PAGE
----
Columbia University The Oldest Form of Relativism Discussion

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Do read Mary Midgley’s _Trying Out Your New Sword_ carefully; she is by no means falling into a simplistic opposition between ‘relativism’ in the pure (or absolute!) sense, and ‘absolutism’ in the sense of affirming the objective existence of an invariable set of ethical standards. Rather, she is sensitive to the historical and institutional realities that have produced a particular perspective — to the fact that, ‘for us’ as for anyone, we cannot help but have a certain allegiance to those standards, and that we very nearly ‘must’ bring them to bear on unusual situations, such as that reported in the old Samurai practice… yet, at the same time, we do know that our own standards, just like theirs, have been produced by a specific history and circumstances. How can we negotiate this ‘double-view’ as it were? Think about this question as you address the first Forum for the course, for Week One.

Indeed, relativism means that everything has a context, so that what holds in one circumstance may not hold in another. But this can become a quite complex observation; that perspectives are historically ‘produced’ does not imply that ‘one is as good as another.’ How do we acknowledge our own history, and yet engage in open dialogue with another? Questions like these go far beyond a simple-minded opposition between ‘political correctness’ and ‘natural’ emotional responses. We are working at a different level….

The oldest form of relativism, philosophically, seems to be formulated in Protagoras’s saying that ‘Man is the measure of all things, of the things that are, that they are, and of those that are not, that they are not.” In other words, reality is relative to human perception and judgment. Plato opposed that perspective with his Theory of Forms, where the Forms enshrine an absolute model of reality in each case: The Form of the Horse is the ‘measure’ of horseness or being-a-horse, the Form of the City is the measure of the Good City, etc.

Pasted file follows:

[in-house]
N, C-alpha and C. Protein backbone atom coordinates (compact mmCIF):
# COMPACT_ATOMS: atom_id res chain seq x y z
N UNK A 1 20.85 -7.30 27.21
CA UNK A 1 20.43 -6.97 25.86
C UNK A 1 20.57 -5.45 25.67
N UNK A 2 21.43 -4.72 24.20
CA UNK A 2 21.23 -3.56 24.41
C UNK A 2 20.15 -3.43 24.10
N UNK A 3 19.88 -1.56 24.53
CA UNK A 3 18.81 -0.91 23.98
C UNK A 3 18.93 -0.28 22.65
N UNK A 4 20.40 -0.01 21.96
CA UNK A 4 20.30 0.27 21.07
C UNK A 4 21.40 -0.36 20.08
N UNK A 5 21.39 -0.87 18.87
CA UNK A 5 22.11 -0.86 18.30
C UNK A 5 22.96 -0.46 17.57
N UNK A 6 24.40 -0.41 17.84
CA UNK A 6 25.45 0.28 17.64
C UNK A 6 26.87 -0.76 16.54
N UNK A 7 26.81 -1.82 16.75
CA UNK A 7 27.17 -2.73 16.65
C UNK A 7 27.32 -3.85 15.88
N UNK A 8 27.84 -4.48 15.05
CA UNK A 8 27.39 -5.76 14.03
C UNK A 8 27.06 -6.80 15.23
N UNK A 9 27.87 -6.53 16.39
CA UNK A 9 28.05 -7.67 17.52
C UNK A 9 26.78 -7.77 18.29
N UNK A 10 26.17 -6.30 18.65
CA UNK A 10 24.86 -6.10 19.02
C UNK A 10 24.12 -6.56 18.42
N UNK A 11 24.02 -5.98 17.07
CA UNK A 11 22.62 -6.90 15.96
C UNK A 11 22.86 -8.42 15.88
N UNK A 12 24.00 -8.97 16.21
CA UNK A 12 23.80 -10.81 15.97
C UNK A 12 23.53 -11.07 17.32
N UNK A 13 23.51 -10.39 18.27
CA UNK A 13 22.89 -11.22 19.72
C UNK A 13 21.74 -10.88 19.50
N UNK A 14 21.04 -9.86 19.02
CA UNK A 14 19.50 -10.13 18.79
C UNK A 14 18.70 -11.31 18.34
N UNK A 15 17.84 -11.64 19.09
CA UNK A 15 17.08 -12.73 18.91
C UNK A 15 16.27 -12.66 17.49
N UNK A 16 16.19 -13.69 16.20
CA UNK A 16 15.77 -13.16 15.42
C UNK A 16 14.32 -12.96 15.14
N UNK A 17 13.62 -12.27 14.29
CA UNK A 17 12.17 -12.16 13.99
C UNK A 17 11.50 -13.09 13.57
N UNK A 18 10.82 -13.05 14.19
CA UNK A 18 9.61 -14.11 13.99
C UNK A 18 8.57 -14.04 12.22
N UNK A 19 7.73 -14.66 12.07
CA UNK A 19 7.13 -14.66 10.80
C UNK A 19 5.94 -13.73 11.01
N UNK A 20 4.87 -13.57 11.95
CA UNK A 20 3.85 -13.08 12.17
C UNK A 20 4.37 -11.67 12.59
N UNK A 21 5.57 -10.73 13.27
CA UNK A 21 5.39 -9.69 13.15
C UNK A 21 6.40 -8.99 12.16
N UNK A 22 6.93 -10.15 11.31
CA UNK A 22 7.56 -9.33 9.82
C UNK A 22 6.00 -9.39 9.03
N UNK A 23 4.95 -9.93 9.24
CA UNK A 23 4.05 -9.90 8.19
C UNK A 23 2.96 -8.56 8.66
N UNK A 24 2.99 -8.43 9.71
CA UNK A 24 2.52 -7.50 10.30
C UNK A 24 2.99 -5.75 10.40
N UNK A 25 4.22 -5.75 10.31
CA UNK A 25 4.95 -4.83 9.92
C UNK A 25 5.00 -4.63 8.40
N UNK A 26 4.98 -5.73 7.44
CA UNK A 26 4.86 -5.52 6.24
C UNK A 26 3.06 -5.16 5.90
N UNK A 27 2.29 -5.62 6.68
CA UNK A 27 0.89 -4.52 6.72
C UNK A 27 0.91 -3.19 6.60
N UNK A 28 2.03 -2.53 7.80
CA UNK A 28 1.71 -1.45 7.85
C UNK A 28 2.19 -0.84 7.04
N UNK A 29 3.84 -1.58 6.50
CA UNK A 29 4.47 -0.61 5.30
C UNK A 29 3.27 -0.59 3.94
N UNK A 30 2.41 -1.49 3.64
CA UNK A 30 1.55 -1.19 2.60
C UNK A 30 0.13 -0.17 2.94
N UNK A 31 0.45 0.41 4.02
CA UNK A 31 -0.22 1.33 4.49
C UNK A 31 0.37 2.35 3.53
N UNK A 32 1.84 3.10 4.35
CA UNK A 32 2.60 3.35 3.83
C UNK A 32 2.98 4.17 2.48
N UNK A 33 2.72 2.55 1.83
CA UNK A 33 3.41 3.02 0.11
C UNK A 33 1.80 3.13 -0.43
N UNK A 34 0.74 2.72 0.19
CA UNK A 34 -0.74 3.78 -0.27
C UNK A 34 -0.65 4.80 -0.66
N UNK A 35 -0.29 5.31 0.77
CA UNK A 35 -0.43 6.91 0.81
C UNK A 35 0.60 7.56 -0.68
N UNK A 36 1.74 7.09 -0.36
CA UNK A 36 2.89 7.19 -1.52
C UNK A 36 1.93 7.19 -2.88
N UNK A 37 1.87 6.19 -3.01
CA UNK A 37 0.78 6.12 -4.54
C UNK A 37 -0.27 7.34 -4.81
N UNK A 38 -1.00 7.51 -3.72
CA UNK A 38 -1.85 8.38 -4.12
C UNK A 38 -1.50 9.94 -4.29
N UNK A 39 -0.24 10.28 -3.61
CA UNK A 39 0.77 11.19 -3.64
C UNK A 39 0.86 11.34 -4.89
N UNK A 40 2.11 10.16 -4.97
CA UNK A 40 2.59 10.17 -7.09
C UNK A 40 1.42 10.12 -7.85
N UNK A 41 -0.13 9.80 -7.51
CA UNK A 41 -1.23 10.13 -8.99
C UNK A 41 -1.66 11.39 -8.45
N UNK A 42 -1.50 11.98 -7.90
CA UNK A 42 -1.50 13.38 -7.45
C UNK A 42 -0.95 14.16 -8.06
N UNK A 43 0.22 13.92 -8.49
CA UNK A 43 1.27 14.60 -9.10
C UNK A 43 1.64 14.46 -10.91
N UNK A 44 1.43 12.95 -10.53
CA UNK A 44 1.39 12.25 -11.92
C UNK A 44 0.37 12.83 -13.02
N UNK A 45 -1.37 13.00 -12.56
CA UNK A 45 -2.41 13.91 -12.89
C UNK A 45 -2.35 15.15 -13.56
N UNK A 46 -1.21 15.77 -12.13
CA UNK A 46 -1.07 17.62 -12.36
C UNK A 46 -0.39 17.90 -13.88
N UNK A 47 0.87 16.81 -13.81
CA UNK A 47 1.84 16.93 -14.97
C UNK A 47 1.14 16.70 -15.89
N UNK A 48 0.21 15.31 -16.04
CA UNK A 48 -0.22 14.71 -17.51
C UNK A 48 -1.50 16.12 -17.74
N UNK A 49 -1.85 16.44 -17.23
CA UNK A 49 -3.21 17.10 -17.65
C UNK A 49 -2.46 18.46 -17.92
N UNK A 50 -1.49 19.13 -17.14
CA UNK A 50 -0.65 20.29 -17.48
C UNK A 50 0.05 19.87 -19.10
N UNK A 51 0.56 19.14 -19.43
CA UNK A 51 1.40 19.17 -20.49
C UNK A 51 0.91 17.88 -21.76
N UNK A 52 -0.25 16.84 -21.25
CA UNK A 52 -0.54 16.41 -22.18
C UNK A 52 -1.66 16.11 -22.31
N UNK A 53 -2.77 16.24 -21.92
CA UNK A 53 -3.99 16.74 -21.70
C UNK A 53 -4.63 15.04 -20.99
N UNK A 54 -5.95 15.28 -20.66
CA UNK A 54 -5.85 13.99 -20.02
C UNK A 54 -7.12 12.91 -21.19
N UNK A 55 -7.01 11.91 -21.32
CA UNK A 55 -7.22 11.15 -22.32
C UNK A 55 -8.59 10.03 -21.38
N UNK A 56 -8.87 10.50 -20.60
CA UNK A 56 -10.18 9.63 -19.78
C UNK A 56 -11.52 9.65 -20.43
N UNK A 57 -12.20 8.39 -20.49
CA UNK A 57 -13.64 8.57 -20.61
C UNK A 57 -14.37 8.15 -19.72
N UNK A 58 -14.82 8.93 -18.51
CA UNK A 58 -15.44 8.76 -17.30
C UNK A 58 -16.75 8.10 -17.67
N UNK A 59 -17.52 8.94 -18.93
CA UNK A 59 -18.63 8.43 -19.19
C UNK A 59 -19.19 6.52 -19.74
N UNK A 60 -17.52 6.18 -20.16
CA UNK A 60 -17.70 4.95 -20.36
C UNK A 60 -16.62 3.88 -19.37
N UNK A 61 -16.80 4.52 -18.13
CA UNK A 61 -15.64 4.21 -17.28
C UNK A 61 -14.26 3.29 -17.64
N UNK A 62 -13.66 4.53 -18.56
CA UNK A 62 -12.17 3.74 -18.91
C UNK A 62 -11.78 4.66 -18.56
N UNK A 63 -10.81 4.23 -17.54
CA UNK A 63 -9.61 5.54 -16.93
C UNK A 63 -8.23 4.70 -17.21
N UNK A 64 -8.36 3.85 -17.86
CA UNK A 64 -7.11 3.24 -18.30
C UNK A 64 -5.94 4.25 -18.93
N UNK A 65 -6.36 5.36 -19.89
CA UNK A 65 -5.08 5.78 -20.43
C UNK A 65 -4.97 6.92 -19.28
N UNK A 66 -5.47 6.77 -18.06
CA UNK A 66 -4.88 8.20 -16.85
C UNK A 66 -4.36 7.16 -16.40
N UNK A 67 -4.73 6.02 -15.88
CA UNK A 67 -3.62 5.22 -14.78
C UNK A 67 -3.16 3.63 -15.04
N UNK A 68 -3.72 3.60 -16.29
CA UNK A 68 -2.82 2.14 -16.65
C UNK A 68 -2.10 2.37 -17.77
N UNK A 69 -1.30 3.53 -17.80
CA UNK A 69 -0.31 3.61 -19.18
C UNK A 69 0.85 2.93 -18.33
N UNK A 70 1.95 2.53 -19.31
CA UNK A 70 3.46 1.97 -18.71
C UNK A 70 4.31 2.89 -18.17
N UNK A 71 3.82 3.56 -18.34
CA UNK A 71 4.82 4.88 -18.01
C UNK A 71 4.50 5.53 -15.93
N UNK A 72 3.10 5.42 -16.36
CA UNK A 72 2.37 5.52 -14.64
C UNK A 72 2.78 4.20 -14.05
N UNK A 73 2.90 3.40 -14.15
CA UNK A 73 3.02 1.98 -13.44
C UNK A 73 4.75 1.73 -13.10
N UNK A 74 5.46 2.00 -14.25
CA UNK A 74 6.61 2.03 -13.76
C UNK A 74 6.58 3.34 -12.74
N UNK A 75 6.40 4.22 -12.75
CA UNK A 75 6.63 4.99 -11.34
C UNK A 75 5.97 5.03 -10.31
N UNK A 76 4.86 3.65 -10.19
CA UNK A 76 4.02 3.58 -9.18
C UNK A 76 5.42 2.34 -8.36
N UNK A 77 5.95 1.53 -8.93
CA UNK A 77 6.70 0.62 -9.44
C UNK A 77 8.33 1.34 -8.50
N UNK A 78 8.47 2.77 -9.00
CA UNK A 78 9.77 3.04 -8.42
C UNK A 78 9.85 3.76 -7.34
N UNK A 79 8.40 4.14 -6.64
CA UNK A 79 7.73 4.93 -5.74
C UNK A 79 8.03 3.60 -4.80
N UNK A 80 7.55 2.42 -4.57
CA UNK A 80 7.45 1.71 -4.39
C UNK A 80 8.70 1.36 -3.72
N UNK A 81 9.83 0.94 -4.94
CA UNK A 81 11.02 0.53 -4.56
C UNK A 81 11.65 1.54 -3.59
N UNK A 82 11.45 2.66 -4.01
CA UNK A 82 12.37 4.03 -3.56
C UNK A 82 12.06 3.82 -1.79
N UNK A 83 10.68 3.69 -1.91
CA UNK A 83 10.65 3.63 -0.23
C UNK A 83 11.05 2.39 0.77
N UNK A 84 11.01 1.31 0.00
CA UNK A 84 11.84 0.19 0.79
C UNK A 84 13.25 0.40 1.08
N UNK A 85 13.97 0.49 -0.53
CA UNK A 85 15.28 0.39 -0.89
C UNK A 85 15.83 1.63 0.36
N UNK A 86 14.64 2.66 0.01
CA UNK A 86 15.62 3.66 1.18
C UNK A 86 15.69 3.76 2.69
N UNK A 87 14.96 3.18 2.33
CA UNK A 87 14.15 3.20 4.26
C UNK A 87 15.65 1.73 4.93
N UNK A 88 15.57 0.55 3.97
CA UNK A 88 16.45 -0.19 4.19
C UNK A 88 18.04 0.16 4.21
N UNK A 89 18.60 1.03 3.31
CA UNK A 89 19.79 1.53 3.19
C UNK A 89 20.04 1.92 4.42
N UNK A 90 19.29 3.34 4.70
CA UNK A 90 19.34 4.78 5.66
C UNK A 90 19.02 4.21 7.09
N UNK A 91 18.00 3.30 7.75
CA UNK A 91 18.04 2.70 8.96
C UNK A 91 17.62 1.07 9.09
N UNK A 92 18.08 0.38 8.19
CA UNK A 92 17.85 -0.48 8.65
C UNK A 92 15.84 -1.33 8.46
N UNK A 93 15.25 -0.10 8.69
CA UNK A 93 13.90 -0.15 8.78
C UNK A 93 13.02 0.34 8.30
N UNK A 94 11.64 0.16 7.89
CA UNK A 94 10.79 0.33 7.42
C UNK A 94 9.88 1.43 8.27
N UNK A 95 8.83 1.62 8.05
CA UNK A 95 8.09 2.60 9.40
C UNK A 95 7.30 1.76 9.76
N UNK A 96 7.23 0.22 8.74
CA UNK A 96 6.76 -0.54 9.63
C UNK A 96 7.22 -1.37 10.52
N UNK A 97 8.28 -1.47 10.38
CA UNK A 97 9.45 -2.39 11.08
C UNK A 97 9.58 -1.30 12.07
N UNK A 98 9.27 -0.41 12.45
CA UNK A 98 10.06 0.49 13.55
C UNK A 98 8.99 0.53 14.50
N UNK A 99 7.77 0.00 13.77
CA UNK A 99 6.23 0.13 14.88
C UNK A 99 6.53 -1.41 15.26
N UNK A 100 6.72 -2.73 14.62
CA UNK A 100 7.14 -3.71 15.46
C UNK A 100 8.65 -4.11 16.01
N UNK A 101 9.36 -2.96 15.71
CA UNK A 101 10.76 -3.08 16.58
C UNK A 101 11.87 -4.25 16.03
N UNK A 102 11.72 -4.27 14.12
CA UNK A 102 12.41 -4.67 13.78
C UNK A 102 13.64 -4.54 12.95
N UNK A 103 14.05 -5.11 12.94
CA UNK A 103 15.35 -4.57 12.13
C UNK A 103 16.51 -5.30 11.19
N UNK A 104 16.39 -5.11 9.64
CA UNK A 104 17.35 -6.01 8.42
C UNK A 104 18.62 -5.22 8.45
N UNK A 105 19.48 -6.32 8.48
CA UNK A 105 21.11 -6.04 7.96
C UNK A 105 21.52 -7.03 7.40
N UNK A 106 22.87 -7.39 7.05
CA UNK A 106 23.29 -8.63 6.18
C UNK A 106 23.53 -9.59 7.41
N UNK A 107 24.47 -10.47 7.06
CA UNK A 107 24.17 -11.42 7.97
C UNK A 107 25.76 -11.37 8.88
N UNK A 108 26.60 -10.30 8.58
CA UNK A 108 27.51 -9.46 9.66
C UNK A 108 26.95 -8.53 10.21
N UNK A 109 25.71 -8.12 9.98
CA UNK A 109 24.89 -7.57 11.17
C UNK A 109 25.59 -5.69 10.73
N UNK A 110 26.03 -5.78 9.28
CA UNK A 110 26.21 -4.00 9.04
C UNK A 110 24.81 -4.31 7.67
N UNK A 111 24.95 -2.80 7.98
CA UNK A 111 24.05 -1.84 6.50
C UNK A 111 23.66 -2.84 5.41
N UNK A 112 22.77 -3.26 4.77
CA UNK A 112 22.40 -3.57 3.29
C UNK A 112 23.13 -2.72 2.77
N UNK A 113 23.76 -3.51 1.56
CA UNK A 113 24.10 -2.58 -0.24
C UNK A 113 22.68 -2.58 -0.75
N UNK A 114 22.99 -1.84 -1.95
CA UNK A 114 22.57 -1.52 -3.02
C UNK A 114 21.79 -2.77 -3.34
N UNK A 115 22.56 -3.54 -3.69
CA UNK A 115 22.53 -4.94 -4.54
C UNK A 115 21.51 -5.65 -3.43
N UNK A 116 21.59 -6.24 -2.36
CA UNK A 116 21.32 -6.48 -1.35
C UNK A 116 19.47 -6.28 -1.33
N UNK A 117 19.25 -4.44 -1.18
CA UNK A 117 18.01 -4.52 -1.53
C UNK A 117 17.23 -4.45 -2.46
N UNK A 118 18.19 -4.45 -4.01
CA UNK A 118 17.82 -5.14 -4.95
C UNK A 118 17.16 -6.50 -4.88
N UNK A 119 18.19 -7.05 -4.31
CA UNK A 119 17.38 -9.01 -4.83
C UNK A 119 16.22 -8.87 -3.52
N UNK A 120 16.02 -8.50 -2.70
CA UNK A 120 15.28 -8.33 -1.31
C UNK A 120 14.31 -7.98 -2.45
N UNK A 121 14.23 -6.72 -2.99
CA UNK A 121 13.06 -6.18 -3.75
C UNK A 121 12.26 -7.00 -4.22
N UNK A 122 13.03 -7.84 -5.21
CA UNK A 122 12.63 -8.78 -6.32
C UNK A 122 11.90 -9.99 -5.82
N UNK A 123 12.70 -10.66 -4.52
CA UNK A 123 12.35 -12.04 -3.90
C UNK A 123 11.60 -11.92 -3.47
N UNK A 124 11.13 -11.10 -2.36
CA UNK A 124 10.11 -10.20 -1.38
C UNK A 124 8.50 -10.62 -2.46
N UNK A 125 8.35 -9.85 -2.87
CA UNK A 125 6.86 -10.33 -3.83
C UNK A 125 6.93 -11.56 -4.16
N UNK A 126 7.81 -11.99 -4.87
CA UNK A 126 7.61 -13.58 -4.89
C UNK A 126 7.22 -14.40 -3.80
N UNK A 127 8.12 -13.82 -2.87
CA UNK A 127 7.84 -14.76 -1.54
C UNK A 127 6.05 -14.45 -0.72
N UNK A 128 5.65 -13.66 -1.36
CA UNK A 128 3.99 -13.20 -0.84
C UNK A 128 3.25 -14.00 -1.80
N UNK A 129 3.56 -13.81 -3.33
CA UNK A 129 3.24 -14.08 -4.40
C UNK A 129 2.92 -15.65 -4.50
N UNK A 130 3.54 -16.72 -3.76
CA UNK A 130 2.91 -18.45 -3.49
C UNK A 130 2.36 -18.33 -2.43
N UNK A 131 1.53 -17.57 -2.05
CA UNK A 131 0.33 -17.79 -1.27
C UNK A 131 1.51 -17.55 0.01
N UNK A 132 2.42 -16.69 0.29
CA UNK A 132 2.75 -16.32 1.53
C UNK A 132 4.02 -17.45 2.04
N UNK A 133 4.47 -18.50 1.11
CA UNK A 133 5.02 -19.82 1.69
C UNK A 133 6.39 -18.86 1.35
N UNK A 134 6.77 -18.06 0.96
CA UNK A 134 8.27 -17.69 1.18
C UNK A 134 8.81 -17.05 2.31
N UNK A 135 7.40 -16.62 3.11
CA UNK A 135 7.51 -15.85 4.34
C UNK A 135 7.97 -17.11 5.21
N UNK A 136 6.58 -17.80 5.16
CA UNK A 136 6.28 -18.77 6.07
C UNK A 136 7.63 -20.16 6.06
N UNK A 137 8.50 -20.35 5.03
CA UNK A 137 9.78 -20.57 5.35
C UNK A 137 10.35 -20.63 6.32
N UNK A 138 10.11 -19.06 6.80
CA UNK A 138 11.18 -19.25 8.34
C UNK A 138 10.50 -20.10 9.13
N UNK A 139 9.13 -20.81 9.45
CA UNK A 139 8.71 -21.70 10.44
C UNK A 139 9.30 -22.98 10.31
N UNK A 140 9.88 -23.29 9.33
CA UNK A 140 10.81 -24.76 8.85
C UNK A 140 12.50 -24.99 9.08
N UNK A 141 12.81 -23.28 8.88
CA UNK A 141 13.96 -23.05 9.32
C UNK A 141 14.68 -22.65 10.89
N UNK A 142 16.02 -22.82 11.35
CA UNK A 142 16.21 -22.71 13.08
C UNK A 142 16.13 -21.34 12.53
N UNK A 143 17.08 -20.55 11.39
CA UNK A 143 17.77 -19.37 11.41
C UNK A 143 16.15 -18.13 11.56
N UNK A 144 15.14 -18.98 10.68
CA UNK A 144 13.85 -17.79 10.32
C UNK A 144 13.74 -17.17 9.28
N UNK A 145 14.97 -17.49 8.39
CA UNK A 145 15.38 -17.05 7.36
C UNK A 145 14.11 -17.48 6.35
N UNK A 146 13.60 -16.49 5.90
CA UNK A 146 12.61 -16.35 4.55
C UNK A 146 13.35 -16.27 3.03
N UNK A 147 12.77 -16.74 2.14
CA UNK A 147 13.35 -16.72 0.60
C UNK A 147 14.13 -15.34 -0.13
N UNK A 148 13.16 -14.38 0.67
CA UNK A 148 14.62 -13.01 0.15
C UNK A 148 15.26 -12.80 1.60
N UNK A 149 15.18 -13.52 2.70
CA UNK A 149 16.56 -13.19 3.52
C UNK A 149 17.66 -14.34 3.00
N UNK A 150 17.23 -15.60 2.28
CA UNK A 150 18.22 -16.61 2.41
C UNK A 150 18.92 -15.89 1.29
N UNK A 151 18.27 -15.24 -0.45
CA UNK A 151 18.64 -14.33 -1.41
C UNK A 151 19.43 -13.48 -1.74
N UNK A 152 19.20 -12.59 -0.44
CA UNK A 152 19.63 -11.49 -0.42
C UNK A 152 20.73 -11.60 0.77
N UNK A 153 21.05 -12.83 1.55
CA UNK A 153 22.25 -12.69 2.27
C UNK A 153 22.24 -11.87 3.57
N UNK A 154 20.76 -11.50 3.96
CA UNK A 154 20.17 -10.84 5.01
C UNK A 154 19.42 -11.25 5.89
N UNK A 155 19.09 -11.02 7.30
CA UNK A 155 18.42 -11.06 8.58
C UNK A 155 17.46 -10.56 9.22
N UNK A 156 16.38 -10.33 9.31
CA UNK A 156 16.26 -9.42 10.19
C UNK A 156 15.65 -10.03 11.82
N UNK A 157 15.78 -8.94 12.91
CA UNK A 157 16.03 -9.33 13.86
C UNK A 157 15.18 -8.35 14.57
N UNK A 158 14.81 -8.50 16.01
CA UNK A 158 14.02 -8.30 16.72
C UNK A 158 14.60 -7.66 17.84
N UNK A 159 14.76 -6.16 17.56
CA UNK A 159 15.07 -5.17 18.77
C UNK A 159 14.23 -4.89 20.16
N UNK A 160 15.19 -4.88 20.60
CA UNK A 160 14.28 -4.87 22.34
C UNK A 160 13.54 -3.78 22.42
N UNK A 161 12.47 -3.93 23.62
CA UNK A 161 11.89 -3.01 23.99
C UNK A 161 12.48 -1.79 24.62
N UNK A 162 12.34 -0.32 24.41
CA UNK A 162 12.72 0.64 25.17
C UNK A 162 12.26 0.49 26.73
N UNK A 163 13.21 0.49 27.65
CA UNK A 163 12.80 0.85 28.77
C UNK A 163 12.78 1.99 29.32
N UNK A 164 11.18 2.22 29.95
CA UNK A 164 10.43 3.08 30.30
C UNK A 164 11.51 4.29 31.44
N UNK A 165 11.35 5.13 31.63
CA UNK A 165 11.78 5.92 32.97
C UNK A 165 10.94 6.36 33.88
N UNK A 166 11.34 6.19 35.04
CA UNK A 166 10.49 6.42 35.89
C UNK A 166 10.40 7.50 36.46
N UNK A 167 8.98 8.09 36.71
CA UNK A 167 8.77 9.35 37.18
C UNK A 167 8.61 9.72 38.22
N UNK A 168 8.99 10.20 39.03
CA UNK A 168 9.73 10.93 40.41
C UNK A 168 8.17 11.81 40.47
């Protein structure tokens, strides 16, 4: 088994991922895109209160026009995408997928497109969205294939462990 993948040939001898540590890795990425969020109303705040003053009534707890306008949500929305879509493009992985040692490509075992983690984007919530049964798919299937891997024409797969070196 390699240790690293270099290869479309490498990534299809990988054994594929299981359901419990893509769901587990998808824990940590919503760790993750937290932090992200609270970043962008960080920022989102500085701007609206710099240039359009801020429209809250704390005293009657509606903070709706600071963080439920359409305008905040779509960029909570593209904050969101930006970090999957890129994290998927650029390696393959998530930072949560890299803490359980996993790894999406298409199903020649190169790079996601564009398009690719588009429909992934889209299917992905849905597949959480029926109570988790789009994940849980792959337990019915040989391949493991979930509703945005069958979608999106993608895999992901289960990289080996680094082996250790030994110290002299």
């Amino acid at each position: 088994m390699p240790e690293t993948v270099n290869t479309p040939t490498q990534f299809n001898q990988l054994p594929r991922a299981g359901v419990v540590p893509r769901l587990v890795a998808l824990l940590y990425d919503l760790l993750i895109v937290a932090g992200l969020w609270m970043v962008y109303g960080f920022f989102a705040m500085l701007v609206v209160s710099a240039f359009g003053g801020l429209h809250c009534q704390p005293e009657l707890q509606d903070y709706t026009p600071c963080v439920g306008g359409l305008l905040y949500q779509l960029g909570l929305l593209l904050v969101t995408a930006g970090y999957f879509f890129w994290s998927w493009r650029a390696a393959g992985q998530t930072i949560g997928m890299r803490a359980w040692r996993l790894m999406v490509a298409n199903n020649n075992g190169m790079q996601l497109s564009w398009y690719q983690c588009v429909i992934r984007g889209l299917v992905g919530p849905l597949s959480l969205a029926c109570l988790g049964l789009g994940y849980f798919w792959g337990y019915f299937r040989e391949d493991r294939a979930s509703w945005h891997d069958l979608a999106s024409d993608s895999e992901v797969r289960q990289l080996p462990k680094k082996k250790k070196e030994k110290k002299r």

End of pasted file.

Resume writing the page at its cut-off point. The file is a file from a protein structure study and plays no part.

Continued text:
But even Plato yielded to a certain relativism later in his philosophical work, recognizing that reality is the result of an interaction among participating elements, an effect produced by the encounter of two other forces. It’s a way of introducing time; as a result of the interaction, what follows is different from what preceded it. There is no ‘ideal city,’ but only a history whereby different political orders are produced in time.

So relativism recognizes that everything is a ‘result’ of a process, of an interaction among already existing elements. that is why we study history; it is why we study physics; it is why we study evolution. “Becoming’ is the central focus of modern thought. How did the forms that constitute current reality arise? Here is a new, mutant form of staph; it’s evolved, very recently, as the result of the overuse of antibiotics. The ‘form’ of the bacterium is relative to our own overuse of pharmaceuticals. Here is something traveling close to the speed of light; time slows down for it, according to Einstein’s theory of relativity. Even the existence of time and space is ‘relative,’ contrary to Newton’s classical view, which held that space and time were absolute. Ethical systems are different for different cultures, because, sometimes, of practically random elements in their own history. It’s very cold, and people need to be warm, and so you share your wife with the visiting guest (considered rude not to, in some ancient cultures). Being a relativist doesn’t actually mean being ‘approving’ of every cultural practice, no matter what, but of seeing that every single one of them is ‘relative,’ i.e., has a history which locates it in a finite segment of time and space. We are creatures of time: that’s what ‘real’ relativism means!

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